Hardy’s leadership of the diverse groups who flirted with the All for Australia League and then coalesced to form the United Country Movement during 1931 presented the leaders of the existing parties with a considerable challenge in the turbulent period from 1929 to 1931 when the Labor Party broke and fell and the United Australia Party took shape under Joseph Lyons. In April 1931 Lyons, promising a constitutional convention to appease groups such as the Riverina Movement, commended Hardy as an ‘Australian patriot’ who, with his followers, should be helped ‘to a position where they will have something more to say in government than they do today’. Earle Page referred to Hardy’s ‘great driving force and organizational ability’. This led by August to the merger of the conflicting rural parties. It also led to Hardy’s selection as a Senate candidate on a combined UAP–Country Party ticket in November 1931, at the cost of displacing the sitting Nationalist senator, W. L. Duncan. But as Page noted, ‘the United Country Movement had thus, in effect, been absorbed by the Australian Country party’.[2]

That was true, though Hardy’s campaigning in the election of 1931 retained the fervour of his earlier regional meetings. ‘As every one knows’, he later recalled in the Senate: ‘I played a vital part in that election. I threw myself into the contest with all the energy at my command, in nineteen days addressing 51 meetings and travelling between 8000 and 10,000 miles, by air, to keep my engagements’. His advertised appearances on successive days included some tight schedules. For instance on Wednesday, 2 December, he was at ‘Narrabri at 11 a.m., Walgett at 3 p.m., and Moree at 8 p.m.’. Thursday saw him at ‘Inverell at 11 a.m., Tenterfield at 3 p.m., and Armidale at 8 p.m.’. As the third candidate on the combined ticket he was easily elected, despite, on his own account, advising electors to vote against the Senate ticket.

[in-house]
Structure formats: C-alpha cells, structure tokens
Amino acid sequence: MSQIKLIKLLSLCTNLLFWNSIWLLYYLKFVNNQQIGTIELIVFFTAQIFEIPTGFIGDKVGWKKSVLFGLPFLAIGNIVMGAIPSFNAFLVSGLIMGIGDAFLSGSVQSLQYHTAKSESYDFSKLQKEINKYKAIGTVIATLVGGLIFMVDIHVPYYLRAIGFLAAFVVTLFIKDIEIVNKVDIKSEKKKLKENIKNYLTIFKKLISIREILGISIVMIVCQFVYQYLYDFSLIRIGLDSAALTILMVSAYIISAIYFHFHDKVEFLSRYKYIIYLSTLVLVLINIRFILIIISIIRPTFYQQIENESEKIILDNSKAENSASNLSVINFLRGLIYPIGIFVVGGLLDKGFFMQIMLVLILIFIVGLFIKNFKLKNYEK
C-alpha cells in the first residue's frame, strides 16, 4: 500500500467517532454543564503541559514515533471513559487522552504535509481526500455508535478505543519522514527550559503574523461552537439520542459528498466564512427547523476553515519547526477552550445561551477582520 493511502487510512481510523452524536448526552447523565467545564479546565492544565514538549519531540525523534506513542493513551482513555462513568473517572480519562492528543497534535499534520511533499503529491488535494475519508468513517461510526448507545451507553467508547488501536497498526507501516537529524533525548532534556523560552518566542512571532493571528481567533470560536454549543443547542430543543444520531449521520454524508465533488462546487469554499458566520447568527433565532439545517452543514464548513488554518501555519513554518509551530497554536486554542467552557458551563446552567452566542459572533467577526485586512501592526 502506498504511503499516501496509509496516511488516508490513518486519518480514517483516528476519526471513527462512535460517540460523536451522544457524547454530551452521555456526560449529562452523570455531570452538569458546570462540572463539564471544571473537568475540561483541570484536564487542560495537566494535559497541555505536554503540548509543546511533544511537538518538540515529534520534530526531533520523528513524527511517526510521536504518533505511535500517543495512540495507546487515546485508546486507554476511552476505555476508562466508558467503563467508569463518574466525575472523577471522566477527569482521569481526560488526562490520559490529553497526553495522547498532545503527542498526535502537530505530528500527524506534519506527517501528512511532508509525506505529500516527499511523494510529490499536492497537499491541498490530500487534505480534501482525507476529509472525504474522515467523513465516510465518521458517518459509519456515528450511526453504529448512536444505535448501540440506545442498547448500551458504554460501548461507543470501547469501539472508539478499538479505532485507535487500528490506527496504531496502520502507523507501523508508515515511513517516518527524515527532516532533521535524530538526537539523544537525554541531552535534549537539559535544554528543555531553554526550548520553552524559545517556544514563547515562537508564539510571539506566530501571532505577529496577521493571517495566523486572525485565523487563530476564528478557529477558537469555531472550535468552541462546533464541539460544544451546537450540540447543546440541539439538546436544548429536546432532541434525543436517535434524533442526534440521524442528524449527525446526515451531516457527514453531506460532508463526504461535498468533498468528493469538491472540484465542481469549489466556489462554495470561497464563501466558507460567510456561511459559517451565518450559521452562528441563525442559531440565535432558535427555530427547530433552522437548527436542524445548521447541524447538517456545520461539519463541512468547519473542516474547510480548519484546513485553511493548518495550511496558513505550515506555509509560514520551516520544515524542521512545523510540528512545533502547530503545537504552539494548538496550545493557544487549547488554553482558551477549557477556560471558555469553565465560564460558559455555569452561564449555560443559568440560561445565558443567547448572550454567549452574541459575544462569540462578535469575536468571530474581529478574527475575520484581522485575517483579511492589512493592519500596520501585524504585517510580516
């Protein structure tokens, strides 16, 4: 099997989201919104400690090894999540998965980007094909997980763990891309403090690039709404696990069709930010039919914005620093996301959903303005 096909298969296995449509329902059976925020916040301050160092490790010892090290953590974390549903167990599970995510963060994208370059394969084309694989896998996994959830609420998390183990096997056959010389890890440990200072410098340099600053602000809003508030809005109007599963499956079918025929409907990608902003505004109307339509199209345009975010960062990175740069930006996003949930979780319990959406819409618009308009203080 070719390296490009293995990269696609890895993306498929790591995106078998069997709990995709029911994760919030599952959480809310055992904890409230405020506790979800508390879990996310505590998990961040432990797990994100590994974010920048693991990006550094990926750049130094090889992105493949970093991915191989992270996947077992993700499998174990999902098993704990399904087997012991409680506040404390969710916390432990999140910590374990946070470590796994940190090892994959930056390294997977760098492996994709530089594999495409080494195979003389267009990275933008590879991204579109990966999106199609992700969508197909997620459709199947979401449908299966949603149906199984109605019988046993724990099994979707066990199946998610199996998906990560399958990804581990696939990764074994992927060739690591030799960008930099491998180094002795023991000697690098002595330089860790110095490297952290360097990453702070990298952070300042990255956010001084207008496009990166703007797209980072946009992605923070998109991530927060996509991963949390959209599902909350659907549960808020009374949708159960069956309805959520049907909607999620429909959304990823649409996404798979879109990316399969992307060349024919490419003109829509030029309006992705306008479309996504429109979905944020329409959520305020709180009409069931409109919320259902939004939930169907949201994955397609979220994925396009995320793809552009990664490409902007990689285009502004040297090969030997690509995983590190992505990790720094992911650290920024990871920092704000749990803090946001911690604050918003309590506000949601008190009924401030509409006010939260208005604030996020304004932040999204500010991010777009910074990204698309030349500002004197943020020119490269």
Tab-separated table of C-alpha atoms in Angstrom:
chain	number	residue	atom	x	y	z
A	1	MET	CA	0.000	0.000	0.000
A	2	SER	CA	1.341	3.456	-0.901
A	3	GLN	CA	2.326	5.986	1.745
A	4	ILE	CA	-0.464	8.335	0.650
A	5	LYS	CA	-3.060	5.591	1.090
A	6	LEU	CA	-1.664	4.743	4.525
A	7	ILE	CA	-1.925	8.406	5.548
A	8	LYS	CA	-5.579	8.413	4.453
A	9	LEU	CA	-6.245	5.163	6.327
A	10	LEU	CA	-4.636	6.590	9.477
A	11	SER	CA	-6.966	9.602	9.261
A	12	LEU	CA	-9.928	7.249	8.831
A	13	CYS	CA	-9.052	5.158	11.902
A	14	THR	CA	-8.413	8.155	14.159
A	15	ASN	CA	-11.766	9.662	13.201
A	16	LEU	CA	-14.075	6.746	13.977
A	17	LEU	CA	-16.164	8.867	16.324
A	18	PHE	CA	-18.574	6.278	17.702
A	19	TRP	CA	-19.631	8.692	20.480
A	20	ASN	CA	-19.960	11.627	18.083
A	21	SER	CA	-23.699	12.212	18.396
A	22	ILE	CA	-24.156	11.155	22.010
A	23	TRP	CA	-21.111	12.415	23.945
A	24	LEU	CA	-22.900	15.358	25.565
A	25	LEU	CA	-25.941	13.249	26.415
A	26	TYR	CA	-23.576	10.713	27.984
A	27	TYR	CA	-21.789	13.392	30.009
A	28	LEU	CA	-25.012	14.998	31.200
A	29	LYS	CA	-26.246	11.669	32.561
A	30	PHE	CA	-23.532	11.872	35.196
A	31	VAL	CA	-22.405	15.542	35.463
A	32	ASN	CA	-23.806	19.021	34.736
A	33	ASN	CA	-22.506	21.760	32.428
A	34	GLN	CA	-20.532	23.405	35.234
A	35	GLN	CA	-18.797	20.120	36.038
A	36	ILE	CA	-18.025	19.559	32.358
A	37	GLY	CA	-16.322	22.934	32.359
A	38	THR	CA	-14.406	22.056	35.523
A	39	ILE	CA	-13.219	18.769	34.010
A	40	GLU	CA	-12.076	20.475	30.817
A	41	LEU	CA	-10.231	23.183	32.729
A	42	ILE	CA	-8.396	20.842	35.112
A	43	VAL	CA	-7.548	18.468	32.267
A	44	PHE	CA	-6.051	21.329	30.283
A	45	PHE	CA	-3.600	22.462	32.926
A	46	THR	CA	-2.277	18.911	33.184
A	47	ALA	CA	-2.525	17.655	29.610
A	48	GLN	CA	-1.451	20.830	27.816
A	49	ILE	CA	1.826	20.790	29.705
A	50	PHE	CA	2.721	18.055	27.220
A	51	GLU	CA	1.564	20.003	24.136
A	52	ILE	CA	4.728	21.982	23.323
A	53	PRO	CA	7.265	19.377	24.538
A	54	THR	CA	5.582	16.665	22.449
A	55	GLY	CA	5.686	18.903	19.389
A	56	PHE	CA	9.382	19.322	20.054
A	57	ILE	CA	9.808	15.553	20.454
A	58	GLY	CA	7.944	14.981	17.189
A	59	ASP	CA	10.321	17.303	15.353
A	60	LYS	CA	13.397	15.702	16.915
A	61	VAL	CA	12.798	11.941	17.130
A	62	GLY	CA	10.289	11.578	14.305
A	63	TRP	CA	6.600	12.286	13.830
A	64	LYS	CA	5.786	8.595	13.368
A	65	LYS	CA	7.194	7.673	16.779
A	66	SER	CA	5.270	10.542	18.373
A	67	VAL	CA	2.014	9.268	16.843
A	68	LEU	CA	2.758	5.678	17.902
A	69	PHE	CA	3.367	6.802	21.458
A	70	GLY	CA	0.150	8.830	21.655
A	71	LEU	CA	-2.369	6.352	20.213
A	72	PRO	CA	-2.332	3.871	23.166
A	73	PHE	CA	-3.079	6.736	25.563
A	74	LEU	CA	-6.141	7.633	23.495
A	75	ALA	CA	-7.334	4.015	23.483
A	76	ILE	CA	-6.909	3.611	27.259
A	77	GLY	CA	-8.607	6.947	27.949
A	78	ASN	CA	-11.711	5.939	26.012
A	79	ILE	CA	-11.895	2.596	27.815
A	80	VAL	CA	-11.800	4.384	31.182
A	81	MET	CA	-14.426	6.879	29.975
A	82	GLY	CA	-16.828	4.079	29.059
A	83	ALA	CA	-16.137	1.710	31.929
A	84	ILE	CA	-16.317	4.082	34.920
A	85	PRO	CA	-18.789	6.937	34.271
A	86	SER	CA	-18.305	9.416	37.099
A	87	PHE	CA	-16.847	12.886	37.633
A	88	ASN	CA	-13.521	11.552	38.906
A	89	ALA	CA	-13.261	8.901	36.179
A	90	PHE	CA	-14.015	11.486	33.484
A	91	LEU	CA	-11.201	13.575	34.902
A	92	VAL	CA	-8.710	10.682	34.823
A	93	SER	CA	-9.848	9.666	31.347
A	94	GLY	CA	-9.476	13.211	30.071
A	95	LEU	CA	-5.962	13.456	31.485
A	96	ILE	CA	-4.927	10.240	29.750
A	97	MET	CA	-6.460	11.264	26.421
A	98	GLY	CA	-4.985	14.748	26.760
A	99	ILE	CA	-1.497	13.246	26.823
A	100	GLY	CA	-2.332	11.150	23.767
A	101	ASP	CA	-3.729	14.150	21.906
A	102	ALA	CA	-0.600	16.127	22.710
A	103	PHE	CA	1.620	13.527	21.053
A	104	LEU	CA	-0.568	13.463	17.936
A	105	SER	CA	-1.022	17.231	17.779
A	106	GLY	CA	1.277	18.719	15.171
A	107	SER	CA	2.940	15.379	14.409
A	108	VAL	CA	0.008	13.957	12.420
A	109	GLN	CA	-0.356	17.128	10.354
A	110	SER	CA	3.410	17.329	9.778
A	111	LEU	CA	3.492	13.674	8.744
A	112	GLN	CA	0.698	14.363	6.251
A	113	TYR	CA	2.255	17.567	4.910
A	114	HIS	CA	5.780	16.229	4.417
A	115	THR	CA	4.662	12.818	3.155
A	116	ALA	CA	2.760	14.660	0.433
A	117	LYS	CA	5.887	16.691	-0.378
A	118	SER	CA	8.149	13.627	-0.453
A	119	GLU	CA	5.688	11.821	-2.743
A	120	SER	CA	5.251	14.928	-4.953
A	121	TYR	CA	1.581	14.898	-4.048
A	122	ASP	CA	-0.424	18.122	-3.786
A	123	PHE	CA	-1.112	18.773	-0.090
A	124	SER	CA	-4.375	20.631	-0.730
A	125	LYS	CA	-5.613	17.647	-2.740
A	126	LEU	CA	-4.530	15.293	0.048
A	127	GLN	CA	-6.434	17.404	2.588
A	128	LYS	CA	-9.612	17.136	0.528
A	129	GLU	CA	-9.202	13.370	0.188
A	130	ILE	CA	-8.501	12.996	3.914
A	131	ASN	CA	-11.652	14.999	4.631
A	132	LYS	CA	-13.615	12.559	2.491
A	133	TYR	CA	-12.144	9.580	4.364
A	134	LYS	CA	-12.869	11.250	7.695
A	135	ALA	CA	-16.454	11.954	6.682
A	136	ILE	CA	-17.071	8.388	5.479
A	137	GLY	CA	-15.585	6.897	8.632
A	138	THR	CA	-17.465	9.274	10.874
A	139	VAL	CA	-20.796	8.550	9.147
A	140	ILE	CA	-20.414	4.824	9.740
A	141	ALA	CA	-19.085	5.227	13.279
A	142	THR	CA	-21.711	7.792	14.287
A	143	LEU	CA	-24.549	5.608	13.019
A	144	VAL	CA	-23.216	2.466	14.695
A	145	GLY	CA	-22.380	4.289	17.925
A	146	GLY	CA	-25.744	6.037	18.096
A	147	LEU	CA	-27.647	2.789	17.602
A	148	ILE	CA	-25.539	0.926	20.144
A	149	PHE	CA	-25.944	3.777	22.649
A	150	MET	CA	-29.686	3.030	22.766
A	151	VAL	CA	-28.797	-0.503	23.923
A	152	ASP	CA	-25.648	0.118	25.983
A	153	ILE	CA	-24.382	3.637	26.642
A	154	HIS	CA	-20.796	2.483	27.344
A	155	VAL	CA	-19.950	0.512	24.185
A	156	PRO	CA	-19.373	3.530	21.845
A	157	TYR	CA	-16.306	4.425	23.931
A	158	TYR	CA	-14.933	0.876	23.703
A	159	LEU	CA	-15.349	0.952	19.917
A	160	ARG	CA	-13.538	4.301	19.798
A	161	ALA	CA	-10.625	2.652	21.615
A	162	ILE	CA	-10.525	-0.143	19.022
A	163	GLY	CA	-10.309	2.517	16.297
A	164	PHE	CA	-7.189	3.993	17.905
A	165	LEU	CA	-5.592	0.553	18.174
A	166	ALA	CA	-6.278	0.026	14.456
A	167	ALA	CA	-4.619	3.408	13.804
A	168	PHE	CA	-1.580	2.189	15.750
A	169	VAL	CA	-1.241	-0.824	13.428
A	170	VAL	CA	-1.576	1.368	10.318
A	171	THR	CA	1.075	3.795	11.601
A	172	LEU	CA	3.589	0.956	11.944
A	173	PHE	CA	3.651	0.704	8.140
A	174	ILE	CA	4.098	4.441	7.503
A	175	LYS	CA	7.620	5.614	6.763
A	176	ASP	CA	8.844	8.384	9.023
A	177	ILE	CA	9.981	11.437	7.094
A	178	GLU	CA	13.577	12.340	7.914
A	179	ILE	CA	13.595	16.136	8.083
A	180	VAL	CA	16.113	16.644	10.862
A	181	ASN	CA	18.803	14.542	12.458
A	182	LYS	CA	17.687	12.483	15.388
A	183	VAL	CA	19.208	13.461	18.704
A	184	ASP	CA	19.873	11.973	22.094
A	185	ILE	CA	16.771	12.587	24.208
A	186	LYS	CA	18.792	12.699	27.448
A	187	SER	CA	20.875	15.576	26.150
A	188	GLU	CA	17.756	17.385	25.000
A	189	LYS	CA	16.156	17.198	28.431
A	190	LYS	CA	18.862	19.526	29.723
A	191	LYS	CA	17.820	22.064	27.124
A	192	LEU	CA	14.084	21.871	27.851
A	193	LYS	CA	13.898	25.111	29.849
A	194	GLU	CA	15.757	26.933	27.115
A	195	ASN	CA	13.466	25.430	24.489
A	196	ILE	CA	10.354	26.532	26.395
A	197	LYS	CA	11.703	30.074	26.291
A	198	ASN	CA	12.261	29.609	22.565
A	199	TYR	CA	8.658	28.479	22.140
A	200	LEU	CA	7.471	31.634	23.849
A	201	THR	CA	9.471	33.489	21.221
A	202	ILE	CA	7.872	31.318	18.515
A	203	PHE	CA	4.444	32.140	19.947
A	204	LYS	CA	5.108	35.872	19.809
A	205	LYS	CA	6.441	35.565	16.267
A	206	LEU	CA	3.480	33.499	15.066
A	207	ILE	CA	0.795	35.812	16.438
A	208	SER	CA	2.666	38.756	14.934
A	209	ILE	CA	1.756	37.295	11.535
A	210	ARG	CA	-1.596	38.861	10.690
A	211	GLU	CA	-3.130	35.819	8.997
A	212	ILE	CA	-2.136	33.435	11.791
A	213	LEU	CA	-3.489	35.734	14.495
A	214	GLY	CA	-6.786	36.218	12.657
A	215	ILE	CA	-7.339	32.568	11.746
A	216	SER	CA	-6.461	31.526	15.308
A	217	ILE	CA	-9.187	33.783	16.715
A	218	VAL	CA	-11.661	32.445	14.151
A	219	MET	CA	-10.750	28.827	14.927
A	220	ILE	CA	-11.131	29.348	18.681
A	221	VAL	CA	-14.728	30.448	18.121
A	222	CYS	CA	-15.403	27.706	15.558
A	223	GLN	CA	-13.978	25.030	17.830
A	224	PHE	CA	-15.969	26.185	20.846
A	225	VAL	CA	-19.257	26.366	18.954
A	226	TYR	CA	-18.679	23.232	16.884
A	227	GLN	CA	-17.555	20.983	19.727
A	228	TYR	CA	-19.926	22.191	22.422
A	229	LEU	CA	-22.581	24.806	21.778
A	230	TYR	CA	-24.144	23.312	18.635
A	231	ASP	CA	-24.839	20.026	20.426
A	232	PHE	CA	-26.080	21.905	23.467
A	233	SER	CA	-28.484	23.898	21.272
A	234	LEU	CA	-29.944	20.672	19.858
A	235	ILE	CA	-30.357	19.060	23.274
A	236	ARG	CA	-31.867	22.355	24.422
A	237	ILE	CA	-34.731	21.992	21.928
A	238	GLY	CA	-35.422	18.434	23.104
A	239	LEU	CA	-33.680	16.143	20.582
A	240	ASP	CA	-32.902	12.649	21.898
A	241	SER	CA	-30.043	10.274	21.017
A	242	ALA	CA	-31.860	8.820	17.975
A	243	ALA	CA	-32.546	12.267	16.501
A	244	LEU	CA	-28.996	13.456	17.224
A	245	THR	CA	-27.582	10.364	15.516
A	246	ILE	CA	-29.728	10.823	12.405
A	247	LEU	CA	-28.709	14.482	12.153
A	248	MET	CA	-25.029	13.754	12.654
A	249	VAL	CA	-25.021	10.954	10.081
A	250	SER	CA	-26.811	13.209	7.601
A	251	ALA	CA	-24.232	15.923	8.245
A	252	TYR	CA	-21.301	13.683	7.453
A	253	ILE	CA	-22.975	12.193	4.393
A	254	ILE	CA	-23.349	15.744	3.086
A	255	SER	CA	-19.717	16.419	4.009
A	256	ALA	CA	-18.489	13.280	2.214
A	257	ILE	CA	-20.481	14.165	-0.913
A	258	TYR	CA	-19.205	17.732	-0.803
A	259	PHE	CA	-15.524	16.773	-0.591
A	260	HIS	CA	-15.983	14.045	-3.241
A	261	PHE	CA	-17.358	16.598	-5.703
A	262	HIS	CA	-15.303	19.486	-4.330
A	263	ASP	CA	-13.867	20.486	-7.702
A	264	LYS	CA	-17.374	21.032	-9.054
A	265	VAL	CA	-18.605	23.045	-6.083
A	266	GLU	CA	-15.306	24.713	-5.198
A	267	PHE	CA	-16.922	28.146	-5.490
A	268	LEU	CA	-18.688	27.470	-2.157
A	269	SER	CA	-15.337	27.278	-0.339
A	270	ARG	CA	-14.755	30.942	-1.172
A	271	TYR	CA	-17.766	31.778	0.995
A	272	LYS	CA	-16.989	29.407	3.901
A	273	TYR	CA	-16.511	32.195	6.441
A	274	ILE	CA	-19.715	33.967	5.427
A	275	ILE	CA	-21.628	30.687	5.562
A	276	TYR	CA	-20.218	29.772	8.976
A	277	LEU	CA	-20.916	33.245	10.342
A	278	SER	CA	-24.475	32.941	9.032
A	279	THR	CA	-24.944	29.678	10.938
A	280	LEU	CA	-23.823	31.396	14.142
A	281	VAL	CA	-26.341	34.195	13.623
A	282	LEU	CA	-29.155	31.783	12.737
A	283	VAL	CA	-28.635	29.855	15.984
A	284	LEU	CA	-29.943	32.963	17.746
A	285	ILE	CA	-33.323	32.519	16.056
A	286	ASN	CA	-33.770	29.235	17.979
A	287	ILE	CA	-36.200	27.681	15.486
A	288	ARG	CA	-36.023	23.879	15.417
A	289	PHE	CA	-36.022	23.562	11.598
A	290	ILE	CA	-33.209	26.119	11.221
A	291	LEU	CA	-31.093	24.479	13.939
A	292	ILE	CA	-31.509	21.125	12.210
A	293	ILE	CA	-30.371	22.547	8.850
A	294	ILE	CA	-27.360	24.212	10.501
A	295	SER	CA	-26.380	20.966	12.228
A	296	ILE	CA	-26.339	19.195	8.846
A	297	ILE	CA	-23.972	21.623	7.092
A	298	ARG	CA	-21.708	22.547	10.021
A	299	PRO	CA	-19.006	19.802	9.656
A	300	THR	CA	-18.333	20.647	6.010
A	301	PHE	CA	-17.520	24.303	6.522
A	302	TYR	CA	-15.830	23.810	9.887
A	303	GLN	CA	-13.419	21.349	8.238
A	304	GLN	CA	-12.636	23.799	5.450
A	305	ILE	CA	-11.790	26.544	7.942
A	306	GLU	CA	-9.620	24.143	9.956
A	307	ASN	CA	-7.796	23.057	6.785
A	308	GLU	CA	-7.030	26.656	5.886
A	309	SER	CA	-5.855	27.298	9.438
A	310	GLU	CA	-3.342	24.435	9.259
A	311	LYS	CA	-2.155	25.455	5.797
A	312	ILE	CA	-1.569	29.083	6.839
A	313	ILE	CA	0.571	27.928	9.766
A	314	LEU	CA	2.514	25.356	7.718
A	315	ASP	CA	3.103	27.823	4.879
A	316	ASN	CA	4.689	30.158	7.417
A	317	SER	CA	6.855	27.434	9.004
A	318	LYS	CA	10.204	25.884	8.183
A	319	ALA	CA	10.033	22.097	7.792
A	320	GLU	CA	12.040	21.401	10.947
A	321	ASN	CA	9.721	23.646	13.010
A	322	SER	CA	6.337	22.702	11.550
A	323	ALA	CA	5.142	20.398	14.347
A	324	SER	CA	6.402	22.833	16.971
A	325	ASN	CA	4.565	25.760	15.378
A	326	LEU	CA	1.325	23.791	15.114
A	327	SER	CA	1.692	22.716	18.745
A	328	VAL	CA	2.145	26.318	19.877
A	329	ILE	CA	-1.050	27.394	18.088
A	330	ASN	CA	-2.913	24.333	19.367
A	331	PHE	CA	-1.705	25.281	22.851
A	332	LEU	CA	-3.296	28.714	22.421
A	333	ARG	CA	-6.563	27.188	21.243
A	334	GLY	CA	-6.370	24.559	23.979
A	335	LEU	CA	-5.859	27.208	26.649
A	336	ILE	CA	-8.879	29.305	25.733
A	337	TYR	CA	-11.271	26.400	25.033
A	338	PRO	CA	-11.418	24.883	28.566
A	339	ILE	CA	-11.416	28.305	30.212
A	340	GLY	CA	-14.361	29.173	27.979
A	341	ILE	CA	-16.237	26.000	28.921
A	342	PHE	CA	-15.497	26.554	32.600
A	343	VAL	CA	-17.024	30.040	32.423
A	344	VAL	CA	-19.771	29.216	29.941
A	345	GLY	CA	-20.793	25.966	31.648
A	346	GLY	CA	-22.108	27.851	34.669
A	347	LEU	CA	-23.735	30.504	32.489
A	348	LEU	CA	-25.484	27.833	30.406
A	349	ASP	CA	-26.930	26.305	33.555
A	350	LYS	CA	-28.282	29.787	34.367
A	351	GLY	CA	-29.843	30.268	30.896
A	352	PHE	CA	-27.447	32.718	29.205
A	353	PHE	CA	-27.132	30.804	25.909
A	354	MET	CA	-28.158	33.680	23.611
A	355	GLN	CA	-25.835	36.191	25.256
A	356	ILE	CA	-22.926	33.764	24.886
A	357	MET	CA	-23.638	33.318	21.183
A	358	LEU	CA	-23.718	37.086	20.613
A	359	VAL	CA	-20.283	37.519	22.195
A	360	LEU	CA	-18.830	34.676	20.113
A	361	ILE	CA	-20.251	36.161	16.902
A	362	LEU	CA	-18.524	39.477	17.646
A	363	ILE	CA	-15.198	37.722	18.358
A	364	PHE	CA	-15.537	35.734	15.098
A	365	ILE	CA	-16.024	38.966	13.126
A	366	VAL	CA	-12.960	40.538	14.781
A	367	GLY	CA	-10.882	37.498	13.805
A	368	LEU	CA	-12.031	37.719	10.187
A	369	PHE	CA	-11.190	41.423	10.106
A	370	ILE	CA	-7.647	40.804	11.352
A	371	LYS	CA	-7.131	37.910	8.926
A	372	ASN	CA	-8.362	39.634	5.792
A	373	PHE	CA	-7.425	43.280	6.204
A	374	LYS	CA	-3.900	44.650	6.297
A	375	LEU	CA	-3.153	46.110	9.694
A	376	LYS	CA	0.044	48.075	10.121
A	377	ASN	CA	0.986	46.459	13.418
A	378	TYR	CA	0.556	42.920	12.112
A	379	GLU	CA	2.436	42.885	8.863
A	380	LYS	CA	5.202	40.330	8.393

Before taking his seat in the Senate, Hardy attracted criticism within it. His remarks to the press that there was a ‘great gulf’ between the United Country Party and the Nationalists were immediately aired by Labor’s Arthur Rae and firmly rebutted by George Pearce. Hardy also continued his colourful attacks on the New South Wales Lang Government, declaring it to be ‘plumbing further depths of infamy’. By the time Hardy took his seat, however, Lang had been dismissed. As Pearce later said, the federal Government had ‘done its job too well for the honourable senator; it has removed from office the Lang Government which was the beginning and end of the honourable senator’s policy’. By the end of 1932 a conference between members of the United Country Movement and Riverina members of Parliament decided that the Riverina Movement to which Hardy had given so much passionate fervour was to be absorbed into the Country Party.[3]